Dental care remains the same, with a few extra safety procedures during the coronavirus pandemic | Living

Since reopening in May, dental offices have had full schedules. Patients have been eager to get back on track with their routine dental care after many offices were closed during part of March and April due to the coronavirus pandemic.

“Even though you can’t have as many people (in at one time) because you have such a backlog from the time that we were closed and then new people, too, we’ve almost been busier than ever,” said Dr. Andrea Smith, of Berks Prosthodontics in Wyomissing. 

Protecting patients and staff from viruses and other diseases by using protective equipment and adhering to a high standard of cleaning practices is a familiar task for dentists.

“Most dental procedures remain the same,” said Dr. Eric Angstadt, of Angstadt Family Dental in Wyomissing. “In a more practical sense, this viral pandemic has simply reminded us that we need to always be vigilant when it comes to disinfection and sterilization procedures performed in a dental office.”

The new normal

Dental offices have adjusted procedures to follow specific COVID-19 health and safety guidelines. For patients, this means a slightly new experience when visiting the dentist. 

To practice social distancing guidelines, waiting rooms are closed in the dental offices. Patients instead remain in their vehicles and call the office to check in for their appointment. They then go through a COVID-19 screening process including a questionnaire about symptoms and any known exposures, and a temperature check. Depending on the practice, the questionnaire is done when the patient calls to schedule their appointment or upon arrival for the appointment.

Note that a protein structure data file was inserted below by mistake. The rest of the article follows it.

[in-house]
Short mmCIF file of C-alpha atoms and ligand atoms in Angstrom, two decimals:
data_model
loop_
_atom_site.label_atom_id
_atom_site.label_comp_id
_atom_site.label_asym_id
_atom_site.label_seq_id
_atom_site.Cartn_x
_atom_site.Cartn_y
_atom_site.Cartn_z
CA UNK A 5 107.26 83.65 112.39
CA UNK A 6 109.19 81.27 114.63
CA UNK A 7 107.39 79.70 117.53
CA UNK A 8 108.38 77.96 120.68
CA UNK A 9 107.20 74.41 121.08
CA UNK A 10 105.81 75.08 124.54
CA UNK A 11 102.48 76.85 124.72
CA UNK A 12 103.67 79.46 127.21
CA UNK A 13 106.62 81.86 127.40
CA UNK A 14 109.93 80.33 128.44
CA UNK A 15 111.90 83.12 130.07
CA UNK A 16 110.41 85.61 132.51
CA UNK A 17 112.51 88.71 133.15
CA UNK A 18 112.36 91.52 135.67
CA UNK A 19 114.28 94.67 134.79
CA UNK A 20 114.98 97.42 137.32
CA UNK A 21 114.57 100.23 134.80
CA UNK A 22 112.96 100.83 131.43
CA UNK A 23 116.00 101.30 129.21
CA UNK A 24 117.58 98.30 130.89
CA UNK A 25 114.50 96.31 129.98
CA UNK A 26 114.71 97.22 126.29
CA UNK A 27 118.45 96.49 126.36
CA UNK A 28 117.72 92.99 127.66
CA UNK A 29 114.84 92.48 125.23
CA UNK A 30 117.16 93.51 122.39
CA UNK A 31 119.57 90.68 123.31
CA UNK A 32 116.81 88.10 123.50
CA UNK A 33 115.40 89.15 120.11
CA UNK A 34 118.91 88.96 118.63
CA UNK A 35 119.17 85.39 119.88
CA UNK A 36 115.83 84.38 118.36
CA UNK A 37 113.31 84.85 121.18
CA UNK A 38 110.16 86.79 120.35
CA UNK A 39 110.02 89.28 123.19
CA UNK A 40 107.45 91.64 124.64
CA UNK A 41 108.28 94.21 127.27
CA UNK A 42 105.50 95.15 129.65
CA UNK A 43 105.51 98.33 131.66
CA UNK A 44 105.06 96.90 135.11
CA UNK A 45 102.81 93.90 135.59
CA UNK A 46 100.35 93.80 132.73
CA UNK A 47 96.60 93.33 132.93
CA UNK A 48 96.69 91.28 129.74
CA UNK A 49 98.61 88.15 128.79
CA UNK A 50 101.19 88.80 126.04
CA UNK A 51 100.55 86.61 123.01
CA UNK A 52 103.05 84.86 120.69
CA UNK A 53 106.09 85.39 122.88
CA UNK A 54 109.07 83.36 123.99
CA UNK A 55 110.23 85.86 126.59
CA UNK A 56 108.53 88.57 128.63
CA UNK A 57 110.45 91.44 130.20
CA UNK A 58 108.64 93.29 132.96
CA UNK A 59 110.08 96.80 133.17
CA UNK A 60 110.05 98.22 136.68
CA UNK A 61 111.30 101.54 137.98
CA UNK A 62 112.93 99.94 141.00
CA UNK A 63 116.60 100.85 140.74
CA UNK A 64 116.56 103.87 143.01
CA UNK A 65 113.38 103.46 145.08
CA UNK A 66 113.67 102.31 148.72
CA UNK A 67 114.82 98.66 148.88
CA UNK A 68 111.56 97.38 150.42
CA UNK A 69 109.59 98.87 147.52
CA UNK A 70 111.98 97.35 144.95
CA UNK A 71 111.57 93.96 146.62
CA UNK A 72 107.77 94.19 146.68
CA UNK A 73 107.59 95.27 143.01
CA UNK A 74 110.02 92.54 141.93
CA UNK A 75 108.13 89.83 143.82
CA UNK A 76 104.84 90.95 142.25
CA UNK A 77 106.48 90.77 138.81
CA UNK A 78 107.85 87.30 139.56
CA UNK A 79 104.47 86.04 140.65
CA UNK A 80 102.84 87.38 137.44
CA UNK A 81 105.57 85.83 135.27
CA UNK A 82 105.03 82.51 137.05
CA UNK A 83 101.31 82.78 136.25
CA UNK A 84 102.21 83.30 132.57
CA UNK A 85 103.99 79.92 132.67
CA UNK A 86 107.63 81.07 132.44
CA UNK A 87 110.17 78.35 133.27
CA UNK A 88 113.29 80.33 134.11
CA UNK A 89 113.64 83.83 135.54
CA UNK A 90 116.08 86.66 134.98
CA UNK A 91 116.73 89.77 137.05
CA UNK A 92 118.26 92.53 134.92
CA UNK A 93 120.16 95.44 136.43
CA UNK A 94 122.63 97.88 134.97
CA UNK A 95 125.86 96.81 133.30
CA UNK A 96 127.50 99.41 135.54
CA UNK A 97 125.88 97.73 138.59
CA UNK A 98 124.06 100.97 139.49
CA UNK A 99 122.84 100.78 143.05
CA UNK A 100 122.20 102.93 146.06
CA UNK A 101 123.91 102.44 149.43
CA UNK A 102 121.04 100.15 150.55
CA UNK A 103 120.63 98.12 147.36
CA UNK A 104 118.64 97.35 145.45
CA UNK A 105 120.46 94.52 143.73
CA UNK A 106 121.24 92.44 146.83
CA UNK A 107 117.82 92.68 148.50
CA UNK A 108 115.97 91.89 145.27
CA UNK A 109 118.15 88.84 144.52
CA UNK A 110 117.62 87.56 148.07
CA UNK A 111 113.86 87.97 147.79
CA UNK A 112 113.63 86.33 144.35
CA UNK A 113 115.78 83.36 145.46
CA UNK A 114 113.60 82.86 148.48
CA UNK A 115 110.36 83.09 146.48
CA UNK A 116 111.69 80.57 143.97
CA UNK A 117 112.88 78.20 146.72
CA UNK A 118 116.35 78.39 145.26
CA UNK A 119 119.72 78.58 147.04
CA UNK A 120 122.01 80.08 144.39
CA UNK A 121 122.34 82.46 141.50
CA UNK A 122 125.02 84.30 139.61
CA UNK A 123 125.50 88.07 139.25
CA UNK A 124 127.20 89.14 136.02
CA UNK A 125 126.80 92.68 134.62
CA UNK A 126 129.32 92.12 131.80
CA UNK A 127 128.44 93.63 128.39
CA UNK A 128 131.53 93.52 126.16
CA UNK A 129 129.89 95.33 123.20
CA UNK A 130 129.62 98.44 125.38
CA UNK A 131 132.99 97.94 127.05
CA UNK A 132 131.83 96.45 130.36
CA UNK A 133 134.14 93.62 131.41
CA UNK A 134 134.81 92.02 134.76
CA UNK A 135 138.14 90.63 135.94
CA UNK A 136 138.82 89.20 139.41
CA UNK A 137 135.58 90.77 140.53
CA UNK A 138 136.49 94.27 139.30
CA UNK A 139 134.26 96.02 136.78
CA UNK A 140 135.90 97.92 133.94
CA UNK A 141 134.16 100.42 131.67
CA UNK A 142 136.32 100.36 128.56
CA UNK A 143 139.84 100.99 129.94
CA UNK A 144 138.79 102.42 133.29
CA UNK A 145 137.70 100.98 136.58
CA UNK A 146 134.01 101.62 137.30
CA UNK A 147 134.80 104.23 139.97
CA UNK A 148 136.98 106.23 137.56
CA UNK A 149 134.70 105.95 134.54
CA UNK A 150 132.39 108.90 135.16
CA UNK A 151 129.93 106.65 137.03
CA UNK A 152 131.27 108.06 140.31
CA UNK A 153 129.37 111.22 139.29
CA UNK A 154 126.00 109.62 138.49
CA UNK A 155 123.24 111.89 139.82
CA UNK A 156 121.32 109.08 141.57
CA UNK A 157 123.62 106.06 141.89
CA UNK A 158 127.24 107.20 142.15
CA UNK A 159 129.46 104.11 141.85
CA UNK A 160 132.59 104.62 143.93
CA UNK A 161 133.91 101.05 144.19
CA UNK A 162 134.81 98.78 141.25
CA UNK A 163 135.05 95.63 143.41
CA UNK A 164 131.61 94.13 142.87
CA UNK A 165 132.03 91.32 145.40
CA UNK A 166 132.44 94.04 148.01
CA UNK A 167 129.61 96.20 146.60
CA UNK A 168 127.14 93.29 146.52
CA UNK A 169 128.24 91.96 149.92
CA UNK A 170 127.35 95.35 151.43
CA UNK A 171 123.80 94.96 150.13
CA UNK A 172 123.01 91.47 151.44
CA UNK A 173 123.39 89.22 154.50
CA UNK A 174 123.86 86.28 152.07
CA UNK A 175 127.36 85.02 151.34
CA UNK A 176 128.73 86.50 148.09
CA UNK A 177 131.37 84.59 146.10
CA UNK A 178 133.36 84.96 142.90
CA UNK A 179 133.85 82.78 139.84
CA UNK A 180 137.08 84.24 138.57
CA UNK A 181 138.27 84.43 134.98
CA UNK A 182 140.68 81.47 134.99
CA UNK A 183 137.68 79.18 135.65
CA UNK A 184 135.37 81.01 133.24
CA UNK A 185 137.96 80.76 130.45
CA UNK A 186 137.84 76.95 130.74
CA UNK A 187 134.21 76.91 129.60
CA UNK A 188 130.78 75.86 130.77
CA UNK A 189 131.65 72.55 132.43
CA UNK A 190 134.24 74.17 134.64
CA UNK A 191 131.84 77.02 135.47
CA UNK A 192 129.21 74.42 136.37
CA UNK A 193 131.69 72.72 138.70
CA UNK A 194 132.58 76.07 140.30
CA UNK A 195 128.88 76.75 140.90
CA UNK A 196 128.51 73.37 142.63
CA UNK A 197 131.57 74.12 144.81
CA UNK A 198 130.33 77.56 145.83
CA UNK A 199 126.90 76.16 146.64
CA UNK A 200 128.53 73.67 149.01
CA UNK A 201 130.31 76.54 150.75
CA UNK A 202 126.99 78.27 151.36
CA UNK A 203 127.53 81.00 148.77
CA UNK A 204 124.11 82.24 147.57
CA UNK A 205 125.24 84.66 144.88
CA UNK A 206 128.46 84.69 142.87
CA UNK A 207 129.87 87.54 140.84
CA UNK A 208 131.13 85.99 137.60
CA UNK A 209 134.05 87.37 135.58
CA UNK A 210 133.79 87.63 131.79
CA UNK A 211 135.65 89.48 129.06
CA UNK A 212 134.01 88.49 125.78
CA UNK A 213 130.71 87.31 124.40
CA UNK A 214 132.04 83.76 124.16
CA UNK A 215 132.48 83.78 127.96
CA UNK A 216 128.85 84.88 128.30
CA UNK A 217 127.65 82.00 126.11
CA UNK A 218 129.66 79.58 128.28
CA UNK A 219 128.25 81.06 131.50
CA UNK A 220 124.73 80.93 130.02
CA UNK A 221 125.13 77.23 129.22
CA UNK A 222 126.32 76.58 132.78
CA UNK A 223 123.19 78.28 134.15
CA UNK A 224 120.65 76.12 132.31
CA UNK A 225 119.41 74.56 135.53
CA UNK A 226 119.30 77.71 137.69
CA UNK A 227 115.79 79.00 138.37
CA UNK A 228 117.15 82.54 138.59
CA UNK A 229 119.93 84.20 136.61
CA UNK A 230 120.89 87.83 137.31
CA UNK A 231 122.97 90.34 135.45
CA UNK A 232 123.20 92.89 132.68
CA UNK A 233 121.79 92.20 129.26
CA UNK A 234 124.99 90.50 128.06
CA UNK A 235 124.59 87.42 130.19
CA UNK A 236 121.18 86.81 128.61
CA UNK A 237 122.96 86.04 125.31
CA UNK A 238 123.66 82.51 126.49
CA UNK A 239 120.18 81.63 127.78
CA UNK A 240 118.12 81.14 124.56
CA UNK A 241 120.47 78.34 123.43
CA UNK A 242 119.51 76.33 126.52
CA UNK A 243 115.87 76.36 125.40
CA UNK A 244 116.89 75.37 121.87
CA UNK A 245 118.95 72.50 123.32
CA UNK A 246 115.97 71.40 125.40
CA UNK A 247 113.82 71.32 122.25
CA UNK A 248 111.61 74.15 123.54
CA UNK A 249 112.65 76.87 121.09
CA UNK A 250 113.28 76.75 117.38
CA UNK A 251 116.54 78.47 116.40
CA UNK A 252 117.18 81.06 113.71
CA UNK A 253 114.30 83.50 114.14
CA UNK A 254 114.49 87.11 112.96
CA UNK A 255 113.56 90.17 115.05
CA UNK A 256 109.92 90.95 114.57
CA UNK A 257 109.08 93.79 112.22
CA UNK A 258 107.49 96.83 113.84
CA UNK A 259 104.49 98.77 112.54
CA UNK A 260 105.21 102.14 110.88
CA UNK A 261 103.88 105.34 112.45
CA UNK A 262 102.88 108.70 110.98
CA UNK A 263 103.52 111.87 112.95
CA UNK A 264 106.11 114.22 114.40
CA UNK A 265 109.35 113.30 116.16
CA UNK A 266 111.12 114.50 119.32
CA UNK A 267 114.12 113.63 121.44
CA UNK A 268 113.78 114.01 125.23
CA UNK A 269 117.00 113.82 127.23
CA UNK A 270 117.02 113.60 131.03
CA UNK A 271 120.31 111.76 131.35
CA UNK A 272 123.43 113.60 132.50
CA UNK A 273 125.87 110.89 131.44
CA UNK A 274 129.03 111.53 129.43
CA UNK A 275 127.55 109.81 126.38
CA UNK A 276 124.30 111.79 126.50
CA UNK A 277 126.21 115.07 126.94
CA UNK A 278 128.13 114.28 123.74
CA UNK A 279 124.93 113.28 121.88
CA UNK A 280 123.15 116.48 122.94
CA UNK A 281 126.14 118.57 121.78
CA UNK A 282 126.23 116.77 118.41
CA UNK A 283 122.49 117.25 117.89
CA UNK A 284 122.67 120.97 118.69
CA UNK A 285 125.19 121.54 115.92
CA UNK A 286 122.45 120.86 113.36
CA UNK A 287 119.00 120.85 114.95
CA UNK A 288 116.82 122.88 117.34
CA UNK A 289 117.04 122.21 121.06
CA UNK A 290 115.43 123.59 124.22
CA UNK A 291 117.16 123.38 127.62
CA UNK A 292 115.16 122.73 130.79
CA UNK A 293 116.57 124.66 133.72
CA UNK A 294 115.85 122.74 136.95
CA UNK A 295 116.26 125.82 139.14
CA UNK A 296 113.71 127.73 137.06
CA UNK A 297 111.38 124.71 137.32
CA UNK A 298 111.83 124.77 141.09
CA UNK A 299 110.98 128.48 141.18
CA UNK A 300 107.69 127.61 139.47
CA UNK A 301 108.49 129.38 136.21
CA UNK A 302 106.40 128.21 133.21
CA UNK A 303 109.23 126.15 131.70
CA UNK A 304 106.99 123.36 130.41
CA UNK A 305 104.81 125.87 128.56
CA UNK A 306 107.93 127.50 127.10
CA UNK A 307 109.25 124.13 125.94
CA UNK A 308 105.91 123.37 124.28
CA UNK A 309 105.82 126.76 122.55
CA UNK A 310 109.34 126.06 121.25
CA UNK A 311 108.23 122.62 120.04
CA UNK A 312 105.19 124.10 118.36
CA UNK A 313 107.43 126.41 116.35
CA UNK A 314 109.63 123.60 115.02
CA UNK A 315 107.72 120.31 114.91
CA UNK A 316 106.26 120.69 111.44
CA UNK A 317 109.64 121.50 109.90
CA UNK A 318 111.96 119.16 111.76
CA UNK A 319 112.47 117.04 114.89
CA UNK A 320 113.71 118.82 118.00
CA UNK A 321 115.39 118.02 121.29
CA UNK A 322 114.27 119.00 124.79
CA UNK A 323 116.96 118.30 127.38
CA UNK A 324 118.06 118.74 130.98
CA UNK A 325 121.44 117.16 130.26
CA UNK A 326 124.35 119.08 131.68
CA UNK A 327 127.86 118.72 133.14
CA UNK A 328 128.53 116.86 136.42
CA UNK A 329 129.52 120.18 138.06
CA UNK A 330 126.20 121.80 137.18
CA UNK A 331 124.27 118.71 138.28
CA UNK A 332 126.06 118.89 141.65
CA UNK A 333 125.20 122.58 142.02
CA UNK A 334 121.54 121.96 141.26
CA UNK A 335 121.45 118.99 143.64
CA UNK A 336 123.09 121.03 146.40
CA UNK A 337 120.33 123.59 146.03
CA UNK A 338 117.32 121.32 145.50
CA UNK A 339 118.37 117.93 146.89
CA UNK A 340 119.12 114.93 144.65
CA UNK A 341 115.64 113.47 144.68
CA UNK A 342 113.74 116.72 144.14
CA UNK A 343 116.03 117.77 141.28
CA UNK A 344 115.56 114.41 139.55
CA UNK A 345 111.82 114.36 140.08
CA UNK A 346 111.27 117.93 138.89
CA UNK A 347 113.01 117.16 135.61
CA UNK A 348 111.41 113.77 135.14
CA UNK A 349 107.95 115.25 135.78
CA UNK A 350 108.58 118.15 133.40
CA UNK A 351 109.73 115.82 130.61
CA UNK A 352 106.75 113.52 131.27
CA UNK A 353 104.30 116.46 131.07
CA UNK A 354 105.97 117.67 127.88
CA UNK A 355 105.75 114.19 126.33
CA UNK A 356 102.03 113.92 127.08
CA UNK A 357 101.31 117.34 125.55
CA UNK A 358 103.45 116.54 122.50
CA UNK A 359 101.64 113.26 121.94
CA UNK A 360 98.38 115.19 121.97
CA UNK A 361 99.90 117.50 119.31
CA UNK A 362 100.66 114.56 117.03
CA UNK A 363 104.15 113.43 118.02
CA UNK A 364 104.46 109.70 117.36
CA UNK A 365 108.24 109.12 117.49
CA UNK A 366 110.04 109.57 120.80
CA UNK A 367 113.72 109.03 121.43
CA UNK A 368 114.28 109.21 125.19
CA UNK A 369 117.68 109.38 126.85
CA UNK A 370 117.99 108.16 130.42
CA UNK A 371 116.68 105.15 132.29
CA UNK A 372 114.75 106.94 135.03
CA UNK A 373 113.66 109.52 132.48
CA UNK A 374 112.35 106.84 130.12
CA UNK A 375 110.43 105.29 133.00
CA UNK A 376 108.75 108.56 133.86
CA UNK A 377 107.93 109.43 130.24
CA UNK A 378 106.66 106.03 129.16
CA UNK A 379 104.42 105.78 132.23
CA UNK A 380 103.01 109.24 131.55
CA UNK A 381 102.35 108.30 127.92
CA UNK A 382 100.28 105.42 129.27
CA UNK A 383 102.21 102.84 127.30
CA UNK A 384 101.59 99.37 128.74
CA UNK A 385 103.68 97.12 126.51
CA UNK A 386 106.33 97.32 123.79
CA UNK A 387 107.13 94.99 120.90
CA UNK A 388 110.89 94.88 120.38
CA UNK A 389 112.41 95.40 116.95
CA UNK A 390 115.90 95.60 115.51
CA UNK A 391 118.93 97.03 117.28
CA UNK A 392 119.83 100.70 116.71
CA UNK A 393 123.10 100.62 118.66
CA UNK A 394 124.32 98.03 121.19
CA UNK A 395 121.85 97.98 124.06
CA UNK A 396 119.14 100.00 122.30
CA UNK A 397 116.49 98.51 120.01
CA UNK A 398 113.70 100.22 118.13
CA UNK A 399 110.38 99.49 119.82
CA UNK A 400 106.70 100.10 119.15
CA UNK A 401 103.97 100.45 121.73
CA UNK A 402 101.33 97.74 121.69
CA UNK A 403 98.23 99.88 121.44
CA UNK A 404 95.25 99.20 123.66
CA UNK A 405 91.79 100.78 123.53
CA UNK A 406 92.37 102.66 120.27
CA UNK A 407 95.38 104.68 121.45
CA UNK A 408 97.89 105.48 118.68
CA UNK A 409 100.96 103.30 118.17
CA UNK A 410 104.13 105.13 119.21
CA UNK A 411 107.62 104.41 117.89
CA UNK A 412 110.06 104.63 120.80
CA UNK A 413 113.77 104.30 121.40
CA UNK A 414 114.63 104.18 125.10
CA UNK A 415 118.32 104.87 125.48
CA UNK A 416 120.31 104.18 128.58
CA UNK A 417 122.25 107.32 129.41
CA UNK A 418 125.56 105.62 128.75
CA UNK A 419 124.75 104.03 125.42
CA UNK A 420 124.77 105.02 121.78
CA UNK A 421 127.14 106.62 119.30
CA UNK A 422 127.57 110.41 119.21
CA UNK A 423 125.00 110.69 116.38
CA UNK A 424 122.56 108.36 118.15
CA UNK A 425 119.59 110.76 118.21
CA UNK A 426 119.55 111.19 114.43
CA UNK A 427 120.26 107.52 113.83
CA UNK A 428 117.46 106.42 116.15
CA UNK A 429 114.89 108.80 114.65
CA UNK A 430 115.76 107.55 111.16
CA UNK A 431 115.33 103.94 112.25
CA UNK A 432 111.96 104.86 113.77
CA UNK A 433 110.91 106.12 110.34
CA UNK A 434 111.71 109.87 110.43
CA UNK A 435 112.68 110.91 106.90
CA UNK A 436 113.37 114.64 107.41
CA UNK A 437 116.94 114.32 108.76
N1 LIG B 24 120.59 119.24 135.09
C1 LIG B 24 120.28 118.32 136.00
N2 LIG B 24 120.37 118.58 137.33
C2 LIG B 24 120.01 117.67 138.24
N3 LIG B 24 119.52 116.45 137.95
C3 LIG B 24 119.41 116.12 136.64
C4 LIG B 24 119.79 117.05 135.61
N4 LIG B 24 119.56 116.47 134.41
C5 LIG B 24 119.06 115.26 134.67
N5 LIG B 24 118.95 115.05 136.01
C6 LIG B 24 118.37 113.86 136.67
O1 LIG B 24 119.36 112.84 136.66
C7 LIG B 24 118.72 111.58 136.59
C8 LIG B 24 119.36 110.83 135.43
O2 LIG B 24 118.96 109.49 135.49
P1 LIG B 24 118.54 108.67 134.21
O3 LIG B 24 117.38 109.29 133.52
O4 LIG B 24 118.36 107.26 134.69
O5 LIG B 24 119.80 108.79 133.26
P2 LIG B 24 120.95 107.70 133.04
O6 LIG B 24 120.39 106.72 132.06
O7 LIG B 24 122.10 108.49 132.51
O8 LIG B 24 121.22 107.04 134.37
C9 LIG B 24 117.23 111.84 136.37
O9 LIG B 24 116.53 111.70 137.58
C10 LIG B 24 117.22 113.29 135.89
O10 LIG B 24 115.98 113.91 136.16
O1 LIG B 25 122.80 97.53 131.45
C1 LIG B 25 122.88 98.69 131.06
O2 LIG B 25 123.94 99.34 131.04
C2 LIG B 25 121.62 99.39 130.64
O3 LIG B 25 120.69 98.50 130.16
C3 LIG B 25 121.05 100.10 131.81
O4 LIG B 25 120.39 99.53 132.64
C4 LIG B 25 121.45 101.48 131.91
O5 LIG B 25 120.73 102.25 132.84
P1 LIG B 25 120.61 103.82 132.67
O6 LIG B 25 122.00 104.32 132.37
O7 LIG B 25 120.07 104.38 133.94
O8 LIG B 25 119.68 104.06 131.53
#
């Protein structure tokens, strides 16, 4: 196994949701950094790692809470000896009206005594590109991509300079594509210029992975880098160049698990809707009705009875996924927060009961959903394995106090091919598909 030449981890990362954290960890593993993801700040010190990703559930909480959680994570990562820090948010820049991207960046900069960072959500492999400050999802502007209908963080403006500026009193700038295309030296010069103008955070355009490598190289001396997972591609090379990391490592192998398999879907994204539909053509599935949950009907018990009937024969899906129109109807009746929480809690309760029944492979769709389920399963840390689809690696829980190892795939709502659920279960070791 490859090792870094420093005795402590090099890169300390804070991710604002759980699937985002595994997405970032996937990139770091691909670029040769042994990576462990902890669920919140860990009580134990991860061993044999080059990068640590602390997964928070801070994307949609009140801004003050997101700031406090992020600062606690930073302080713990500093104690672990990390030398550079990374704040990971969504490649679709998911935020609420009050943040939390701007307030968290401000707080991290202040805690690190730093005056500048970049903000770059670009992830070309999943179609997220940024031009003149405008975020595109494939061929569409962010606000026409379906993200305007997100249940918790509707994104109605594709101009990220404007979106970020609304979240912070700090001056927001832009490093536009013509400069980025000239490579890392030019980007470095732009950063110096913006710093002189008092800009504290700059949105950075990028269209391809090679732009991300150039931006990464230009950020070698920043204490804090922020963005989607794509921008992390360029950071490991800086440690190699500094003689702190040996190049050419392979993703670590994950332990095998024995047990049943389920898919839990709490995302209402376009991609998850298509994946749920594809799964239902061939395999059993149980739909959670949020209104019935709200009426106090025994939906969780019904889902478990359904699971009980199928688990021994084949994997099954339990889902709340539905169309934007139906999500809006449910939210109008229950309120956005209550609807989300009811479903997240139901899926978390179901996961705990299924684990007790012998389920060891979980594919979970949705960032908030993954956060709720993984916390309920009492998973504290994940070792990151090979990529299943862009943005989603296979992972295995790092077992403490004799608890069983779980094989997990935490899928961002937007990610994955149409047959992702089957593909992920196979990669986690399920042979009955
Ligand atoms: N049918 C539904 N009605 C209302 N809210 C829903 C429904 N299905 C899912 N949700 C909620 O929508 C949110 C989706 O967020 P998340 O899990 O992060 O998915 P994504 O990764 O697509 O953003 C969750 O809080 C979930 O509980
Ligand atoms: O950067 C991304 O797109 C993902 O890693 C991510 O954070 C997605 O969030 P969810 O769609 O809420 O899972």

A staff member will then take the patient directly into a treatment room. Unless the patient is receiving dental services in the treatment chair, the patient must be wearing a mask at all times.

Social distancing guidelines are followed as much as possible and hand sanitizer is made available to patients and staff throughout the office. Appointments are also further spaced out to allow time for additional cleaning between appointments and to prevent a number of people being in one area at the same time.

Just as patients have to wear a mask while in the office, dentists and their staff are also wearing additional personal protective equipment to help protect themselves and their patients.